Sensory Processing Disorder is defined as a condition in which the brain has trouble receiving and responding to information that comes in through the senses.
Some of the symptoms of Sensory Processing Disorder include getting tired easily, discomfort while climbing, poor posture control and strength, withdrawing from light, withdrawing from touch, gagging, refusing to eat certain foods, disliking hair washing, brushing teeth and getting nails cut, avoidance of messy things like dirt and lotion/shaving cream, etc, and an oversensitivity to sounds or visual stimuli.
Symptoms of Sensory Processing Disorder can usually be seen early, sometimes in infancy, but almost always by preschool. Parents should look for things like a child screaming or crying when they are getting their clothes changed, crying when being dried off with a towel, being afraid to wash their hands, etc.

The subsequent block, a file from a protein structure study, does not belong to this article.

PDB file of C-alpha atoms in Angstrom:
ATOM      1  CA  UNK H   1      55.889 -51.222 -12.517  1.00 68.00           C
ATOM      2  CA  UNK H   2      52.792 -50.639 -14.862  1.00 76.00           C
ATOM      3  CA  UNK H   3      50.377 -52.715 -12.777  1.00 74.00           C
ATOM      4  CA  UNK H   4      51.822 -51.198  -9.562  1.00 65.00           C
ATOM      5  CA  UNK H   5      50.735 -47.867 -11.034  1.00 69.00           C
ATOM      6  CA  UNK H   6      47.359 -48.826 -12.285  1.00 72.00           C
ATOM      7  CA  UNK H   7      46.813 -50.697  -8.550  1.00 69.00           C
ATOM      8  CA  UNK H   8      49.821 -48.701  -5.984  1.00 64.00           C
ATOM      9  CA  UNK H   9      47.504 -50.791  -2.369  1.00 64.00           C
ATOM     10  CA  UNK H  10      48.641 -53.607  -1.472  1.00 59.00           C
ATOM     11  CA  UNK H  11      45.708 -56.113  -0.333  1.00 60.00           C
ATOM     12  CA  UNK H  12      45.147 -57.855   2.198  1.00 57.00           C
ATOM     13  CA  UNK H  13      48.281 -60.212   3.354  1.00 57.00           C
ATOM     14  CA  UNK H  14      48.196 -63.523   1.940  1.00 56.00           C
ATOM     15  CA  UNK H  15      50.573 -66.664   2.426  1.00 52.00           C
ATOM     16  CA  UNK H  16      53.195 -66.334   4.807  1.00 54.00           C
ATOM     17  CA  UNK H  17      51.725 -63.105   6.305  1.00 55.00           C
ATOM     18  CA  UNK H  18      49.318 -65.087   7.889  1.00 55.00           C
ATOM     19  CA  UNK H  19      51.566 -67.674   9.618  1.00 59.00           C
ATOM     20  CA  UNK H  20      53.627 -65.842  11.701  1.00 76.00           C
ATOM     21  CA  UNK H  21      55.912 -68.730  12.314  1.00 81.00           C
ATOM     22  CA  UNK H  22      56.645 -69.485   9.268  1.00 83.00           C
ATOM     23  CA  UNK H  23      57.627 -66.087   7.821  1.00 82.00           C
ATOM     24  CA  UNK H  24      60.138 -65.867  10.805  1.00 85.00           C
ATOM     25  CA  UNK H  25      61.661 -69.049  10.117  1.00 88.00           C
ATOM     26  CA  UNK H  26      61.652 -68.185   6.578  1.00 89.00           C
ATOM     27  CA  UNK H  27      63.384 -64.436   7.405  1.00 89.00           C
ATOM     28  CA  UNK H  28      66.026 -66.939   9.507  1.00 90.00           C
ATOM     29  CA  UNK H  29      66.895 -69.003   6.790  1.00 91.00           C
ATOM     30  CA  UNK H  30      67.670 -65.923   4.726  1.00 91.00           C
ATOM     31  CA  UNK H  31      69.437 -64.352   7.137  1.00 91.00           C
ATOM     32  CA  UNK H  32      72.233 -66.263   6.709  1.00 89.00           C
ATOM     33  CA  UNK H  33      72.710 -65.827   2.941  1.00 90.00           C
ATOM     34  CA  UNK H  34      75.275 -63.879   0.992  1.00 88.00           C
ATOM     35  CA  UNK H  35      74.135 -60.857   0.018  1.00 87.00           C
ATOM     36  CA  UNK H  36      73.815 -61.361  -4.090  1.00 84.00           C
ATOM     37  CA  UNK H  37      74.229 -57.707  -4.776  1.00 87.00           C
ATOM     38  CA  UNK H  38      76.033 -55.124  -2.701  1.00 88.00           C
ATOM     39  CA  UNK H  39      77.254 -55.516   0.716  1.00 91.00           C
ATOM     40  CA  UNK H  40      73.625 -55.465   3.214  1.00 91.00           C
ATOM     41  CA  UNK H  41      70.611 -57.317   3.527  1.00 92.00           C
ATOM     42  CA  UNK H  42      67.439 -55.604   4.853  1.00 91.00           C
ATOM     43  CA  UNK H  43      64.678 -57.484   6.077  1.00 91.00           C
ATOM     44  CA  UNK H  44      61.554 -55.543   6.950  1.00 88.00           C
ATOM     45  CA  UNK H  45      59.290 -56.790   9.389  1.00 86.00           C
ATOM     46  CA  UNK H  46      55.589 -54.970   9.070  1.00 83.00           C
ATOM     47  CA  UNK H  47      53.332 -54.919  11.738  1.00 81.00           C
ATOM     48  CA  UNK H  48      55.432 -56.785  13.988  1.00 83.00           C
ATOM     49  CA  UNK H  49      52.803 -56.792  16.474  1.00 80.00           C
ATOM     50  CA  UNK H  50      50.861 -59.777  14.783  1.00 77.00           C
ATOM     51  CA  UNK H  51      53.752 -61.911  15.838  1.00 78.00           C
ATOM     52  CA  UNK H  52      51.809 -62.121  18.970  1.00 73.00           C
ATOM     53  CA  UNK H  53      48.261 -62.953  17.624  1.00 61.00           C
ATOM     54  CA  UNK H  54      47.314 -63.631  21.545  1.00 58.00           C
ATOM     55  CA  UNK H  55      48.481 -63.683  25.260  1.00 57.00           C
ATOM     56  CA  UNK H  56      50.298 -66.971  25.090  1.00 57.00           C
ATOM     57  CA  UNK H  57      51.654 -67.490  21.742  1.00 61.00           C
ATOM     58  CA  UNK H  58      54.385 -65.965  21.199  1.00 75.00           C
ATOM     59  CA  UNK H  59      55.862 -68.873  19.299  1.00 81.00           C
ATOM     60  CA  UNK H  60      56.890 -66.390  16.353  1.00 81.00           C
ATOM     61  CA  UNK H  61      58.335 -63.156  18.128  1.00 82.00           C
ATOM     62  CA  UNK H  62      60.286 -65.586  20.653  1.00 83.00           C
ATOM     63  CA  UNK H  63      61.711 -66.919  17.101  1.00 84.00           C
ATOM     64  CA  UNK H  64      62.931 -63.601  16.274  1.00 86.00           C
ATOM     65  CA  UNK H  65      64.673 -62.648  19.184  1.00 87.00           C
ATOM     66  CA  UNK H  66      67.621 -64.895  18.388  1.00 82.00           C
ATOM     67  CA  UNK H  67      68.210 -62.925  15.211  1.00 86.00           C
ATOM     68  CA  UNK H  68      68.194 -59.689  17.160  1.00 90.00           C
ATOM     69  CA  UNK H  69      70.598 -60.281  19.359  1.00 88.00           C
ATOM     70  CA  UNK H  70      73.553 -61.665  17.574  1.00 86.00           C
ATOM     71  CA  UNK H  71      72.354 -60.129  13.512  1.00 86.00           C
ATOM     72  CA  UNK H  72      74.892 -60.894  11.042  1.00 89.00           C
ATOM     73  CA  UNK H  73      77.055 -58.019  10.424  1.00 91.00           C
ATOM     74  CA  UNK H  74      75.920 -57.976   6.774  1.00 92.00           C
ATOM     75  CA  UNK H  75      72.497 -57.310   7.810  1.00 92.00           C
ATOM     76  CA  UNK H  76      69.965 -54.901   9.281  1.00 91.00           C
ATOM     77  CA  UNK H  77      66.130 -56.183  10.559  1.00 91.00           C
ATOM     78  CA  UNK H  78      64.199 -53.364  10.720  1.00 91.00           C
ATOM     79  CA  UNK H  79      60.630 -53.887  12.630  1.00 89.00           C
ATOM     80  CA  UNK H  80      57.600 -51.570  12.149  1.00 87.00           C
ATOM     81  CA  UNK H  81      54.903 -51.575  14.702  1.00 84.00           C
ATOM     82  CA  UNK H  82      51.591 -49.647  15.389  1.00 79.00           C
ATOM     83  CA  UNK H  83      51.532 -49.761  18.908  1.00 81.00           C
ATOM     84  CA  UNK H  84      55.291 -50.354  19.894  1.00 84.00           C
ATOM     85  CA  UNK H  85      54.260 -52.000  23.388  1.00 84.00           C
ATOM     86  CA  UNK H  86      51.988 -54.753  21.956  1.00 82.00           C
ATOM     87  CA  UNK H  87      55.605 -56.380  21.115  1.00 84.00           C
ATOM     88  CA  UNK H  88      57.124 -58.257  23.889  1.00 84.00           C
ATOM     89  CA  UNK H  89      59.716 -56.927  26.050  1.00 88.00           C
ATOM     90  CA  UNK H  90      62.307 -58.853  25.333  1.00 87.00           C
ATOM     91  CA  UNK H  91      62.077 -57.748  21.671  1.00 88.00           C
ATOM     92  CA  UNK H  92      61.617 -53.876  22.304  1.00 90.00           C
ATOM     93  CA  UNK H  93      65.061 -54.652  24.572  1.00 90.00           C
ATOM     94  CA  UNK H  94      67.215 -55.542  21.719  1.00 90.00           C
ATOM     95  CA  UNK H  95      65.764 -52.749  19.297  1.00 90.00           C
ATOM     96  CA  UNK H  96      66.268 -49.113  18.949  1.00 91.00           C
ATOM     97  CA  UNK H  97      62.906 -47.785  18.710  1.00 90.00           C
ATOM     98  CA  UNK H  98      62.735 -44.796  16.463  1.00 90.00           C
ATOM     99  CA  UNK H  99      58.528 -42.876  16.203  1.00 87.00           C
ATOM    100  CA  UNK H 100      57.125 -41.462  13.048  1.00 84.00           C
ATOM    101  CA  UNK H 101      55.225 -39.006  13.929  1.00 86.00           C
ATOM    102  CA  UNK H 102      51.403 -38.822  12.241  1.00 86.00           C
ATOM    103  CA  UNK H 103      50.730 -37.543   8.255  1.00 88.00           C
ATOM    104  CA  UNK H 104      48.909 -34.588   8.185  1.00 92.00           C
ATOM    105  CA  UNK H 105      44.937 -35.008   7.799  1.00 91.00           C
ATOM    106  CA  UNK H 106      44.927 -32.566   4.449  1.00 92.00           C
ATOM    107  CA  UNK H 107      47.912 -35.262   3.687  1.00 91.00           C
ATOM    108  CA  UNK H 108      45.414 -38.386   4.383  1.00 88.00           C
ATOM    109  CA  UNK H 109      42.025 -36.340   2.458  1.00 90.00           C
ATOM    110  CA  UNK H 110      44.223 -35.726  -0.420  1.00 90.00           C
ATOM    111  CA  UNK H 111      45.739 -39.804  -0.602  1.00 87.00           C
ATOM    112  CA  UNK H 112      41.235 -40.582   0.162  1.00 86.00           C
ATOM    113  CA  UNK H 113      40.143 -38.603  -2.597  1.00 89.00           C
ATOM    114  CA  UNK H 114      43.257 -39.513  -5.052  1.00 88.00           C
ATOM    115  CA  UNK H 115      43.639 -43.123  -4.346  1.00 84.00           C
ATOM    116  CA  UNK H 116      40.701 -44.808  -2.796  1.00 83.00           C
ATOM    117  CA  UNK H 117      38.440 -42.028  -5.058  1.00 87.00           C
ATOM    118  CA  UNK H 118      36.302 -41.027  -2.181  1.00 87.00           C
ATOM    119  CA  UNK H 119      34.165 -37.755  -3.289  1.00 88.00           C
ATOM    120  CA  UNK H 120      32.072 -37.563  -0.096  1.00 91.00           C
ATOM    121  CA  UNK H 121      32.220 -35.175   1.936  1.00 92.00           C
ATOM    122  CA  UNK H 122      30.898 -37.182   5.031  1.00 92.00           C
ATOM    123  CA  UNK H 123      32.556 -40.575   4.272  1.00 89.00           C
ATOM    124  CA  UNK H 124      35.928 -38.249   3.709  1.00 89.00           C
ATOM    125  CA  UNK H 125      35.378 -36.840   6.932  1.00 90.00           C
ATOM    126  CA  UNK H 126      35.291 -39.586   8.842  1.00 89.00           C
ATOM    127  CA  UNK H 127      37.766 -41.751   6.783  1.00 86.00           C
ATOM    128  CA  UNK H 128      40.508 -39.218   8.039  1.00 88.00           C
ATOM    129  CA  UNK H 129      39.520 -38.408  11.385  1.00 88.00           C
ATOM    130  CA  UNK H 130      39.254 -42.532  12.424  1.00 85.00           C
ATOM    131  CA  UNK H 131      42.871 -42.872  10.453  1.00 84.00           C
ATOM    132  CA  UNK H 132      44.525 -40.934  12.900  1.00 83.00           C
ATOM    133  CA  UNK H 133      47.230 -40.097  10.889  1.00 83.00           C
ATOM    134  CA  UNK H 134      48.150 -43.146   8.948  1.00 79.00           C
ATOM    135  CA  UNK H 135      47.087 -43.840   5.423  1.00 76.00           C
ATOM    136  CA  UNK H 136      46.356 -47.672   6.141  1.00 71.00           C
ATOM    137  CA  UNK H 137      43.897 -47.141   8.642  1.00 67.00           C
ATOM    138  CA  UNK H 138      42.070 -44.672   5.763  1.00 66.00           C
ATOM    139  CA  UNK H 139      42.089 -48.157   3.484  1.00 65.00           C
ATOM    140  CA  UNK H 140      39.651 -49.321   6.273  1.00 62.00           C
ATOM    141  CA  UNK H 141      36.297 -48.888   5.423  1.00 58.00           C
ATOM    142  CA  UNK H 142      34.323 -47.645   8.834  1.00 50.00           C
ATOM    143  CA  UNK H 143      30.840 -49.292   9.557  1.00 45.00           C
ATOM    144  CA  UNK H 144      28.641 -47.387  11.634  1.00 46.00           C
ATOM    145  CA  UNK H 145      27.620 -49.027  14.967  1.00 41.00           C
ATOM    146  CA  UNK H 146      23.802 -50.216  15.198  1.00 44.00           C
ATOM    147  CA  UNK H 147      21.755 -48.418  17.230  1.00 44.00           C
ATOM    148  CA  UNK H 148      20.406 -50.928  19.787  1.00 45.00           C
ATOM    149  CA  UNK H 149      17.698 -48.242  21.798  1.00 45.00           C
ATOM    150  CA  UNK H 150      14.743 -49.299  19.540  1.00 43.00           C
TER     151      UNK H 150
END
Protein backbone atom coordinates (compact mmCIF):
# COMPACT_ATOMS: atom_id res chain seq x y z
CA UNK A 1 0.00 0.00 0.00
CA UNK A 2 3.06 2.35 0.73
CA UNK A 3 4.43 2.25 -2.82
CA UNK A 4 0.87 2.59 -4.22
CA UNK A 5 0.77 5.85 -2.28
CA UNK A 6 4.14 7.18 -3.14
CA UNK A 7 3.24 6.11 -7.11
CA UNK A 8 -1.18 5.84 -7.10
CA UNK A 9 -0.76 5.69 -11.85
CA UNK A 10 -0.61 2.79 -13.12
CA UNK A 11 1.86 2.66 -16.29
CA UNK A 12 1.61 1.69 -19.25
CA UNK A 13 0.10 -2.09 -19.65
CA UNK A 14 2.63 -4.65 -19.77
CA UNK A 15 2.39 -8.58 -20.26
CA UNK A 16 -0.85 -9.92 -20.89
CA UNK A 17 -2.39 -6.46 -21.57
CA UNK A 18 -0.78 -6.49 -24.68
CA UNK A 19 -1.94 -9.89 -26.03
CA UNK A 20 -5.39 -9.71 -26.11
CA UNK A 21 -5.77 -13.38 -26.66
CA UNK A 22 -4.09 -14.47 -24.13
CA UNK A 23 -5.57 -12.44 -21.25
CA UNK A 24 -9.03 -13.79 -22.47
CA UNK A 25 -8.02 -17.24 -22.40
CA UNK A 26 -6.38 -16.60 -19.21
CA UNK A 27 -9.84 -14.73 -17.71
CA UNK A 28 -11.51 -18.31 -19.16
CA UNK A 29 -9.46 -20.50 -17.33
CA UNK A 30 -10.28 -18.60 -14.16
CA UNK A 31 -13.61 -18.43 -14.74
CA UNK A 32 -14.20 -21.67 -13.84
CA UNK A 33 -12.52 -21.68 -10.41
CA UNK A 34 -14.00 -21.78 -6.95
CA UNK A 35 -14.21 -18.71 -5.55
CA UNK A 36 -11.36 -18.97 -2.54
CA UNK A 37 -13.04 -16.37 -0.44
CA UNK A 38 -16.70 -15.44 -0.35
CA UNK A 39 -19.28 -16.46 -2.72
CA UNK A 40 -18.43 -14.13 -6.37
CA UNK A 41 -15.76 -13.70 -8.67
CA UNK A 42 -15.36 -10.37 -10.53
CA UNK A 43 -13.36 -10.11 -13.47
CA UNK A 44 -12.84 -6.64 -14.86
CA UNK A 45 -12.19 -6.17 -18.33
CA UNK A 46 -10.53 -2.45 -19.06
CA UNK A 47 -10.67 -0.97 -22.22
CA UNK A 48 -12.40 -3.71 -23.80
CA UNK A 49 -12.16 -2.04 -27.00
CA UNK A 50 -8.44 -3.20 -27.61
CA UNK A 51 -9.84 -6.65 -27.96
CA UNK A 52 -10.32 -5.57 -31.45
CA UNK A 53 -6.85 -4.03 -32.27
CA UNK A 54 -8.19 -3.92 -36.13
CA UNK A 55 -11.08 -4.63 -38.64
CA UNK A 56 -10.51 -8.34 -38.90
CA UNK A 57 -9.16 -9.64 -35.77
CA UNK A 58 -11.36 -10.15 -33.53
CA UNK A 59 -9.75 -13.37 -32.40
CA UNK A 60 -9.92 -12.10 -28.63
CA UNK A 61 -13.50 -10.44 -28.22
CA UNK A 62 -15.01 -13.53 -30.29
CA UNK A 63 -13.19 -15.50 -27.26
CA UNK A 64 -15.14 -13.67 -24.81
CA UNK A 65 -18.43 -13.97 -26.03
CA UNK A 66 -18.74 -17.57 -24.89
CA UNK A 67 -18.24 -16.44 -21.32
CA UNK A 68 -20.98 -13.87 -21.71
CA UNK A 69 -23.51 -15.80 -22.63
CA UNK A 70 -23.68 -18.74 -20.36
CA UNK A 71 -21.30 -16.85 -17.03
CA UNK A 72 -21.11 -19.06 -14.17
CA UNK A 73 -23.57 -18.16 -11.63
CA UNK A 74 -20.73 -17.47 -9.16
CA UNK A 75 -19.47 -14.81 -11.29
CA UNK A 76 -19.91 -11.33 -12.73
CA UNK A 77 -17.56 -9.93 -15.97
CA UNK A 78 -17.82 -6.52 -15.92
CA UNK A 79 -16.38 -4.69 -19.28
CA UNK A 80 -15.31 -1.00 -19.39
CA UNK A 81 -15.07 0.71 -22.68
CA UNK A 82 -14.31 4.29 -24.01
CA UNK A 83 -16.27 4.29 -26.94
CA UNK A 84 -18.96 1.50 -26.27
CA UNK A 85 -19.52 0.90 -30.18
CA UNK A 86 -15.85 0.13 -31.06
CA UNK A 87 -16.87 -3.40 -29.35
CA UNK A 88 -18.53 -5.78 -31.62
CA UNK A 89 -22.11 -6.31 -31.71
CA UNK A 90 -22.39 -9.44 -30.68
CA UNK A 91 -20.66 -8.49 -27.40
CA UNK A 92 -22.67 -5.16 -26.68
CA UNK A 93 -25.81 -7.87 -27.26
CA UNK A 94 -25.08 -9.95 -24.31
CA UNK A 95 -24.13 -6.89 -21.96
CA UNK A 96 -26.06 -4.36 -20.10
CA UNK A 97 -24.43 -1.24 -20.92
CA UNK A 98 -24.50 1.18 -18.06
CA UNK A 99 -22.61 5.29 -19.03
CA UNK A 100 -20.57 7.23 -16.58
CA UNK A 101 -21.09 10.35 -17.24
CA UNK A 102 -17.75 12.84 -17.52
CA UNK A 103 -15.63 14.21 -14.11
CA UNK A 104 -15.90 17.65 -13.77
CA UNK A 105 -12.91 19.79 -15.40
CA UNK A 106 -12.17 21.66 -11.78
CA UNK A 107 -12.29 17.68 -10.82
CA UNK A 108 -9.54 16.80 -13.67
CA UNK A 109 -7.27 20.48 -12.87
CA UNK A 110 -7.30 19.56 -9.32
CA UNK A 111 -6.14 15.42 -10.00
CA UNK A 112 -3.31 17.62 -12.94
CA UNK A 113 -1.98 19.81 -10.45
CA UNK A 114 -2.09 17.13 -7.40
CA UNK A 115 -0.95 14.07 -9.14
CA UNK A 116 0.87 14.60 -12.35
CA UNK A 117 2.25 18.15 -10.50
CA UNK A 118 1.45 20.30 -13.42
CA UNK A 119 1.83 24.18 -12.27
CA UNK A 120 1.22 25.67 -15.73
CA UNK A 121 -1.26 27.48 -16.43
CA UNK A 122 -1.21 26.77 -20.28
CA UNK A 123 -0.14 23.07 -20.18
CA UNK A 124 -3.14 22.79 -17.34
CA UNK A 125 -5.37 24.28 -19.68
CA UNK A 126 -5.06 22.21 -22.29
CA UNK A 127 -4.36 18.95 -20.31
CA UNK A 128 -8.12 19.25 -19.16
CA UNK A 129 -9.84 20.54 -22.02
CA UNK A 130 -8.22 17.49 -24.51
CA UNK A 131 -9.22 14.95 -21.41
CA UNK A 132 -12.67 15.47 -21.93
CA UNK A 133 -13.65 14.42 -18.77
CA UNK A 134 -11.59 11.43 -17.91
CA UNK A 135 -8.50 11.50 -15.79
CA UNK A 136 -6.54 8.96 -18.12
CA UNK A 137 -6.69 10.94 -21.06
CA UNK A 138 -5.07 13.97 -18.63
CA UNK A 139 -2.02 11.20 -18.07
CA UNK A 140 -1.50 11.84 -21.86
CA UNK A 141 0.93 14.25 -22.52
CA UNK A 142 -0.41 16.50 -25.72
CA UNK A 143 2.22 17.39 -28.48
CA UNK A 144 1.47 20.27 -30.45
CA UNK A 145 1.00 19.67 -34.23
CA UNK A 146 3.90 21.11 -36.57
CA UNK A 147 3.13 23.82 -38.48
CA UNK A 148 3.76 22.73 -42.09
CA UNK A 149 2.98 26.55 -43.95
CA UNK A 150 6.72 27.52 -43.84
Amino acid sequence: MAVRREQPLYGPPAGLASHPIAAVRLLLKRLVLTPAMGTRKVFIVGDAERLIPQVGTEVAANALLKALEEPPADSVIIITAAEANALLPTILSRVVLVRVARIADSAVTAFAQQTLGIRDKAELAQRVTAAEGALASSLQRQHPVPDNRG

Not everyone with autism has sensory Processing Disorder, however, many have a lot of the symptoms and SPD is very common among autistics. There are still many children that have Sensory Processing Disorder that do not have autism, though, and some doctors believe that many children with ADD and ADHD actually have SPD. There is also no evidence to suggest that Sensory Processing disorder is more common in one gender over the other. It seems that both genders could be affected equally.
If you think your child may have Sensory Processing Disorder, you should let their pediatrician know. They can refer you to a developmental pediatrician for an evaluation.